“I am deeply concerned about the apparent lack of an effective mitigation strategy and urge both agencies to move as fast as possible to safely resolve this situation,” Romney wrote, referring to the FDA and the Department of Agriculture.

A day earlier, Rep. Elise Stefanik (R-N.Y.), a new mother and member of the House GOP leadership, also took to Twitter to voice her disapproval.

“This is absolutely UNACCEPTABLE in America,” Stefanik wrote on Twitter. “Sadly, this has become the norm because of Joe Biden’s radical agenda.”

Democrats say Biden has become an easy target for all the problems — both large and small — that the nation has been facing.

“The easiest person to blame is the most visible public figure in America,” said Democratic strategist Joel Payne. “It doesn’t matter if it’s fair or logical. They might be doing everything you might imagine to address it but if it’s not being solved it’s at your feet.”

And the worst could still be yet to come, political observers caution.

“Don’t forget what is looking like a bear stock market and possible recession,” said Julian Zelizer, a professor of history and public affairs at Princeton University. “It’s not good for the administration however you paint it and whatever he says.”

“People will feel economic pain and fear directly so it’s hard to explain away,” he said.

The White House and Biden himself are starting to push back more aggressively against Republicans who have tried to use issues like inflation to attack the president and his policies.

“Republicans love to use inflation as a political talking point, but does anyone have a clue what their plan is to bring down prices?” a White House official asked on Monday ahead of Biden’s speech about his efforts to reduce prices.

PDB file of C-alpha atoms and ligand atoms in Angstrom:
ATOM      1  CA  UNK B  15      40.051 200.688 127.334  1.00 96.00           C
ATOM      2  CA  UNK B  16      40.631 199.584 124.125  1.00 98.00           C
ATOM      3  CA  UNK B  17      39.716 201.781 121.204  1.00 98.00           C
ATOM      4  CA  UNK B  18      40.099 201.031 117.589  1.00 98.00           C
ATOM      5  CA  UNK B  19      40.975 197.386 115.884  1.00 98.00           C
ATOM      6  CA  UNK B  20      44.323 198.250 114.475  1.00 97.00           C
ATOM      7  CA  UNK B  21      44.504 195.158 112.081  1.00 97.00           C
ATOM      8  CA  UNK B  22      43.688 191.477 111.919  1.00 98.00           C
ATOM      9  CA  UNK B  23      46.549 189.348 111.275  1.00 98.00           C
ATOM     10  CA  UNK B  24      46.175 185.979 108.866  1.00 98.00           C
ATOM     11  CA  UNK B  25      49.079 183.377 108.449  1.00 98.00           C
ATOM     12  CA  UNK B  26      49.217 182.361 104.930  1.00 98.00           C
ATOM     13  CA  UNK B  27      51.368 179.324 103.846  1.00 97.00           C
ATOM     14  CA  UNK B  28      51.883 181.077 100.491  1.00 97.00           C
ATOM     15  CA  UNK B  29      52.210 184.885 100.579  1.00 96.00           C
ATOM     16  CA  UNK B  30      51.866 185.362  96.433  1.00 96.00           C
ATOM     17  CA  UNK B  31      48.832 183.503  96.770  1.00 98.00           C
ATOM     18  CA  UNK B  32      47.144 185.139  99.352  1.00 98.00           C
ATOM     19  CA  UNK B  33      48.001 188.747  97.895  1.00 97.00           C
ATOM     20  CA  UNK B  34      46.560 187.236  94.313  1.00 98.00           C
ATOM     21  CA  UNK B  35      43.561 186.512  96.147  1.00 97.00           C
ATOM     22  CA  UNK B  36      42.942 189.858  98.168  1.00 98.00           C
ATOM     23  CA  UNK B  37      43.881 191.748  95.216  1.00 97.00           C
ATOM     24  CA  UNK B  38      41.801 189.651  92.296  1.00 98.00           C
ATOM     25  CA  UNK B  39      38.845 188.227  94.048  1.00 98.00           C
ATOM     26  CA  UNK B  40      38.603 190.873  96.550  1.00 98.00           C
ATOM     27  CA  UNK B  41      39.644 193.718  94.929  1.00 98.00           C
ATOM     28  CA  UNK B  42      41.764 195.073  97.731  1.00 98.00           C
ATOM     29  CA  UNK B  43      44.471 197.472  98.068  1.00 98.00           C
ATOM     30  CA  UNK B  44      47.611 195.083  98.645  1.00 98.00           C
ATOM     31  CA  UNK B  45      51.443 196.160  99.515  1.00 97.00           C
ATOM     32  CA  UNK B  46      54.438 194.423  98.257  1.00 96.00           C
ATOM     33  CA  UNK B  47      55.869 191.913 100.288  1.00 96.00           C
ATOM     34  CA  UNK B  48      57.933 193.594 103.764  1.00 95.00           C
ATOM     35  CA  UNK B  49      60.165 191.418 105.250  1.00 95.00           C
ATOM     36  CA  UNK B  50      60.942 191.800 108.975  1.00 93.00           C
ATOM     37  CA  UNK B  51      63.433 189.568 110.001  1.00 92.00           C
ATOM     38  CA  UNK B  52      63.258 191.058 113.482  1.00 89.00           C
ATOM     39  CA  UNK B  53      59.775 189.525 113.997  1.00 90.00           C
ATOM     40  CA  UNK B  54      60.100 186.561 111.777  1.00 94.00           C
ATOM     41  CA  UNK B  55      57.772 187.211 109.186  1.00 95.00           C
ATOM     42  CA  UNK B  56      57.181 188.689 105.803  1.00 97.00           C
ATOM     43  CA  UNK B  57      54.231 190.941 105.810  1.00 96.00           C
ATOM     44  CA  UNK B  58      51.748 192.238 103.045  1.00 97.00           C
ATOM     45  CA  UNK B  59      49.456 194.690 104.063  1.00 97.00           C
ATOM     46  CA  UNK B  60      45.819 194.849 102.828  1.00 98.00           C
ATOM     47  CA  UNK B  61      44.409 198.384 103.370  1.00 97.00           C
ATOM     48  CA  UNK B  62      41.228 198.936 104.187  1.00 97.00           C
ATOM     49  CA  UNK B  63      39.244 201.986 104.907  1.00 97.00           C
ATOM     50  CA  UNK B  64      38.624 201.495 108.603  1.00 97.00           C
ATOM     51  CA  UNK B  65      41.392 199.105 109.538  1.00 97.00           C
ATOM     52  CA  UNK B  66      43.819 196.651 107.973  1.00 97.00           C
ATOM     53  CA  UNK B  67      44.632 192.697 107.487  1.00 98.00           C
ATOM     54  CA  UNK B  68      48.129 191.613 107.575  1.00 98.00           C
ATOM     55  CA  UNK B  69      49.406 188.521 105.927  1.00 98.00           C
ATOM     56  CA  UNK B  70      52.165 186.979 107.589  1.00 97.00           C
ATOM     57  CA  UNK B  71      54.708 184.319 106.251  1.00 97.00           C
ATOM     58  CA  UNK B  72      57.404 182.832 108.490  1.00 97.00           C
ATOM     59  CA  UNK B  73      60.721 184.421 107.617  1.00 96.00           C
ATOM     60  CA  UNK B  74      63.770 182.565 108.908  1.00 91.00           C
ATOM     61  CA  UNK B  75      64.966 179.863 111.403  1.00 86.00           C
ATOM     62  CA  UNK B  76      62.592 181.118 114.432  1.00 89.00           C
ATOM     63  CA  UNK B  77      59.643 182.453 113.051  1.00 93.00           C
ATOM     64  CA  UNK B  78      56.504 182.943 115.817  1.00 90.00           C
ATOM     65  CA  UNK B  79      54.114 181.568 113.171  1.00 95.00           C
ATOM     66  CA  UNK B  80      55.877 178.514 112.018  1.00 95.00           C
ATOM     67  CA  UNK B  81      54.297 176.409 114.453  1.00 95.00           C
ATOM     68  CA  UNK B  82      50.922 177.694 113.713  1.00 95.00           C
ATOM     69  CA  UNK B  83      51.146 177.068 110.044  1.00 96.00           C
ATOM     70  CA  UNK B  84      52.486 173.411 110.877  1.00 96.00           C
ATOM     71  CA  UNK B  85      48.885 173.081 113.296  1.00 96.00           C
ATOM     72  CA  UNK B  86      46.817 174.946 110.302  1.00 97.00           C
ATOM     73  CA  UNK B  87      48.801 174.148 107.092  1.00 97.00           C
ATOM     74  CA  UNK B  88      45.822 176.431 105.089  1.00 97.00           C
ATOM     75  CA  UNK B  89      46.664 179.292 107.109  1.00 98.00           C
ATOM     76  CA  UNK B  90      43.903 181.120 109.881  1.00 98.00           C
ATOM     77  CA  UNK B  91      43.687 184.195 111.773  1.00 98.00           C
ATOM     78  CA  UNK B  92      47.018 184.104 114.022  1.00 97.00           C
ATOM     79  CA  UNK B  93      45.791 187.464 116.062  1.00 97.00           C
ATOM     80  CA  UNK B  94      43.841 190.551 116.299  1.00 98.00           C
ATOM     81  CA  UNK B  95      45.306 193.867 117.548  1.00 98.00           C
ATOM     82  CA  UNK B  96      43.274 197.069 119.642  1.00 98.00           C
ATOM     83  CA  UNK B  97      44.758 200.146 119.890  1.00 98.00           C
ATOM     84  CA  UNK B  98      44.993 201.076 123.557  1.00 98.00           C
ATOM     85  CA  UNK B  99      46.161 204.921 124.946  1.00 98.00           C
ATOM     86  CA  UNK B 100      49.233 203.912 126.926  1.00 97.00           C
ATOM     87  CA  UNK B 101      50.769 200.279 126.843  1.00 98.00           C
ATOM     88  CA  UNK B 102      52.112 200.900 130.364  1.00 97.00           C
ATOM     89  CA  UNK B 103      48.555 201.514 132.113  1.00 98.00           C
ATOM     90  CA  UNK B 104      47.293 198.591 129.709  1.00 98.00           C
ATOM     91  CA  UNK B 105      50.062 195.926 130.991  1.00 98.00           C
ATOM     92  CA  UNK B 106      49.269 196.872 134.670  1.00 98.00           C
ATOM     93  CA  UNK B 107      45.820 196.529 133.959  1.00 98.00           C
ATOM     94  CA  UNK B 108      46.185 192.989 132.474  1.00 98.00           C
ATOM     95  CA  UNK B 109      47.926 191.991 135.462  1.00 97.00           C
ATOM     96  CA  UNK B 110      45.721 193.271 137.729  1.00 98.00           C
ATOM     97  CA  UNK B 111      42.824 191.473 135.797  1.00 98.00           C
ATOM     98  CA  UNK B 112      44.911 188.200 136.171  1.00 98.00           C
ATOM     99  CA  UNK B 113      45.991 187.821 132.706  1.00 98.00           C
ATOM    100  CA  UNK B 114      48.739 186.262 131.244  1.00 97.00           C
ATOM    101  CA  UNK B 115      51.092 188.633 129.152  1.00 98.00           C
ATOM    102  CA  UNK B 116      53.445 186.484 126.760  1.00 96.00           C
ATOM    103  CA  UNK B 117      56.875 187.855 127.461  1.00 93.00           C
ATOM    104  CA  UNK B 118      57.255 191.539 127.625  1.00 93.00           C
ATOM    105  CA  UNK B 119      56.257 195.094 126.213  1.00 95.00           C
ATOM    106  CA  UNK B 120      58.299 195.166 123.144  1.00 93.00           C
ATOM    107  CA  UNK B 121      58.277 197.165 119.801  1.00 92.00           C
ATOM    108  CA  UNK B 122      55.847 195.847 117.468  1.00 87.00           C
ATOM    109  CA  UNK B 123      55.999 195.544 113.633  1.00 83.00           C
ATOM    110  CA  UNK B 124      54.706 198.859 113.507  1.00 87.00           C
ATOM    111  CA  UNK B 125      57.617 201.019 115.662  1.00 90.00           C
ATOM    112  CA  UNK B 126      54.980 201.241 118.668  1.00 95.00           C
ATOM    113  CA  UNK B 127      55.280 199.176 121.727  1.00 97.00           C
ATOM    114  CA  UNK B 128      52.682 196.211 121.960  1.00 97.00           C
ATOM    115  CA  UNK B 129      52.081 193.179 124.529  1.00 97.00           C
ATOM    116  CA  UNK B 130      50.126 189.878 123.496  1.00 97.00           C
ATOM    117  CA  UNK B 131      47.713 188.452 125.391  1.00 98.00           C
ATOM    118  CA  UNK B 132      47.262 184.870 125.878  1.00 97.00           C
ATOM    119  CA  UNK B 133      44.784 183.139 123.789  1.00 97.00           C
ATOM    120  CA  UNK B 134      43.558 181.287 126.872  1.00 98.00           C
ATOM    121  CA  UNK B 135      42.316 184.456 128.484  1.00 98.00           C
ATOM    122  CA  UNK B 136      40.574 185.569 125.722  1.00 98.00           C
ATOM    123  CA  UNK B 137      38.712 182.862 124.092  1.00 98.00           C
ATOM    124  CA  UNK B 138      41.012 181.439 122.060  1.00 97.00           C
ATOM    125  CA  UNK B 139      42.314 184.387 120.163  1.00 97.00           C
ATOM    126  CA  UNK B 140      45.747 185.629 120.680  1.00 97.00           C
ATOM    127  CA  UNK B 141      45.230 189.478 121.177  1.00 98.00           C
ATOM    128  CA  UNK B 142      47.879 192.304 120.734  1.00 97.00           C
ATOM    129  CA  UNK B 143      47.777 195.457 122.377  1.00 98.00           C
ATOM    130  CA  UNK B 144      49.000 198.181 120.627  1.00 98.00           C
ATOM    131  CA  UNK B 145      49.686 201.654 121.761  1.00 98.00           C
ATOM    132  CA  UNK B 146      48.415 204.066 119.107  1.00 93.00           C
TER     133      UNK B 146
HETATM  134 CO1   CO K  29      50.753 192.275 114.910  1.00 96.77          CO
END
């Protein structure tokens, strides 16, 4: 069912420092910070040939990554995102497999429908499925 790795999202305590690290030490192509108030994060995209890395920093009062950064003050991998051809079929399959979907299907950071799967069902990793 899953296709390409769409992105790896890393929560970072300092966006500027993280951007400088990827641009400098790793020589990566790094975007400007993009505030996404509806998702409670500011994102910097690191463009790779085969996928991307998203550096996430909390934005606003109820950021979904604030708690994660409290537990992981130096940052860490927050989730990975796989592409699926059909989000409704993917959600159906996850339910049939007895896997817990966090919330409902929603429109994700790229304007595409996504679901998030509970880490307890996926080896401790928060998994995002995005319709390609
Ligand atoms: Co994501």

On Tuesday, Biden assailed Sen. Rick Scott (R-Fla.) for a proposal he put forth that would raise income taxes on Americans who pay no taxes. The Scott plan also would sunset all legislation.

Republicans have sought to distance themselves from the Scott proposal, but the White House has cast it as representative of the entire GOP. Scott is the head of the Senate GOP’s campaign arm.

In an exchange with reporters following the speech, Biden acknowledged that voters fault him for inflation because Democrats are in power, but he noted the difficulty of getting his legislative agenda passed due to the narrow Senate majority.

“We’re in power,” Biden said. “You’re justifiably right that we control all three branches of government. Well, we don’t really. We have 50-50 in the Senate. You need 60 votes to get major things done. I’ve been pushing the things I’ve been proposing here and you’ve heard me speak to today since I got into office. And I need 60 votes to be able to even pass them.”

“All they’re focused on, understandably, is the problem they are facing,” Biden said of voters, adding that he needs to explain in “simple, straightforward language what is going on.”